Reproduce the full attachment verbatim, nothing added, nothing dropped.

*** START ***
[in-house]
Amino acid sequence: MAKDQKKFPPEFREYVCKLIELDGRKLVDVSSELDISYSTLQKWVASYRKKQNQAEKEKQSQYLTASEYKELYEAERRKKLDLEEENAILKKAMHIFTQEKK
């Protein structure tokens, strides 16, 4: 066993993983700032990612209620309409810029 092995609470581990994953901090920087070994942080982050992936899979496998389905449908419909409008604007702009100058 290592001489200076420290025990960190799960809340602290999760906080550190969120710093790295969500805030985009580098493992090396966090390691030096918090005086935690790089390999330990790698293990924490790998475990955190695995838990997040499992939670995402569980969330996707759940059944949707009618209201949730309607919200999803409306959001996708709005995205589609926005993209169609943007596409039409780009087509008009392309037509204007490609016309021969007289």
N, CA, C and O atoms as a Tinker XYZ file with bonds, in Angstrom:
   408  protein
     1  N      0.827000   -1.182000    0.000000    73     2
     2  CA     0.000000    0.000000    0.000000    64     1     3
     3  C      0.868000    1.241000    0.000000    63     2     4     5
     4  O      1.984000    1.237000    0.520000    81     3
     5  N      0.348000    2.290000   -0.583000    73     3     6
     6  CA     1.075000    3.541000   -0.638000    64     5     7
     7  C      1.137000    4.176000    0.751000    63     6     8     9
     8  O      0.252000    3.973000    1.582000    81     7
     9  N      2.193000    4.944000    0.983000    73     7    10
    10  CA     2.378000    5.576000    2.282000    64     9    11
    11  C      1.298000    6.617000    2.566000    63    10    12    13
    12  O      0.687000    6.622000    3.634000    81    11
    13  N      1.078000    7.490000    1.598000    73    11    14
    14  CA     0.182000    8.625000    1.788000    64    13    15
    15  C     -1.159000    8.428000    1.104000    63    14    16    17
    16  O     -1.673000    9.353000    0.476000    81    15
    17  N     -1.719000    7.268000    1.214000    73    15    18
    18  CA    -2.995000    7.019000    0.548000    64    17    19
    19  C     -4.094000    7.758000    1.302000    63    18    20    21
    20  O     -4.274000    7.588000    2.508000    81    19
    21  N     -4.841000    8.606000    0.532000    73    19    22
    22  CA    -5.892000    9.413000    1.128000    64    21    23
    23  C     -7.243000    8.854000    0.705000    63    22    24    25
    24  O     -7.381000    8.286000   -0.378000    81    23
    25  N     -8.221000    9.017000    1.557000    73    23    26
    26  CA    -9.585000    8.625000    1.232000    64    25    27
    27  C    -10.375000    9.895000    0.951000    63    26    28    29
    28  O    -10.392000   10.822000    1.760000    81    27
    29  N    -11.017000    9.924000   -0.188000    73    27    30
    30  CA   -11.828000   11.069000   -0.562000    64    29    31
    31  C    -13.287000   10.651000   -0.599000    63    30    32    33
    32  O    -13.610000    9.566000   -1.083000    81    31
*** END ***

[in-house]
Amino acid sequence: MAKDQKKFPPEFREYVCKLIELDGRKLVDVSSELDISYSTLQKWVASYRKKQNQAEKEKQSQYLTASEYKELYEAERRKKLDLEEENAILKKAMHIFTQEKK
């Protein structure tokens, strides 16, 4: 066993993983700032990612209620309409810029 092995609470581990994953901090920087070994942080982050992936899979496998389905449908419909409008604007702009100058 290592001489200076420290025990960190799960809340602290999760906080550190969120710093790295969500805030985009580098493992090396966090390691030096918090005086935690790089390999330990790698293990924490790998475990955190695995838990997040499992939670995402569980969330996707759940059944949707009618209201949730309607919200999803409306959001996708709005995205589609926005993209169609943007596409039409780009087509008009392309037509204007490609016309021969007289």
N, CA, C and O atoms as a Tinker XYZ file with bonds, in Angstrom:
   408  protein
     1  N      0.827000   -1.182000    0.000000    73     2
     2  CA     0.000000    0.000000    0.000000    64     1     3
     3  C      0.868000    1.241000    0.000000    63     2     4     5
     4  O      1.984000    1.237000    0.520000    81     3
     5  N      0.348000    2.290000   -0.583000    73     3     6
     6  CA     1.075000    3.541000   -0.638000    64     5     7
     7  C      1.137000    4.176000    0.751000    63     6     8     9
     8  O      0.252000    3.973000    1.582000    81     7
     9  N      2.193000    4.944000    0.983000    73     7    10
    10  CA     2.378000    5.576000    2.282000    64     9    11
    11  C      1.298000    6.617000    2.566000    63    10    12    13
    12  O      0.687000    6.622000    3.634000    81    11
    13  N      1.078000    7.490000    1.598000    73    11    14
    14  CA     0.182000    8.625000    1.788000    64    13    15
    15  C     -1.159000    8.428000    1.104000    63    14    16    17
    16  O     -1.673000    9.353000    0.476000    81    15
    17  N     -1.719000    7.268000    1.214000    73    15    18
    18  CA    -2.995000    7.019000    0.548000    64    17    19
    19  C     -4.094000    7.758000    1.302000    63    18    20    21
    20  O     -4.274000    7.588000    2.508000    81    19
    21  N     -4.841000    8.606000    0.532000    73    19    22
    22  CA    -5.892000    9.413000    1.128000    64    21    23
    23  C     -7.243000    8.854000    0.705000    63    22    24    25
    24  O     -7.381000    8.286000   -0.378000    81    23
    25  N     -8.221000    9.017000    1.557000    73    23    26
    26  CA    -9.585000    8.625000    1.232000    64    25    27
    27  C    -10.375000    9.895000    0.951000    63    26    28    29
    28  O    -10.392000   10.822000    1.760000    81    27
    29  N    -11.017000    9.924000   -0.188000    73    27    30
    30  CA   -11.828000   11.069000   -0.562000    64    29    31
    31  C    -13.287000   10.651000   -0.599000    63    30    32    33
    32  O    -13.610000    9.566000   -1.083000    81    31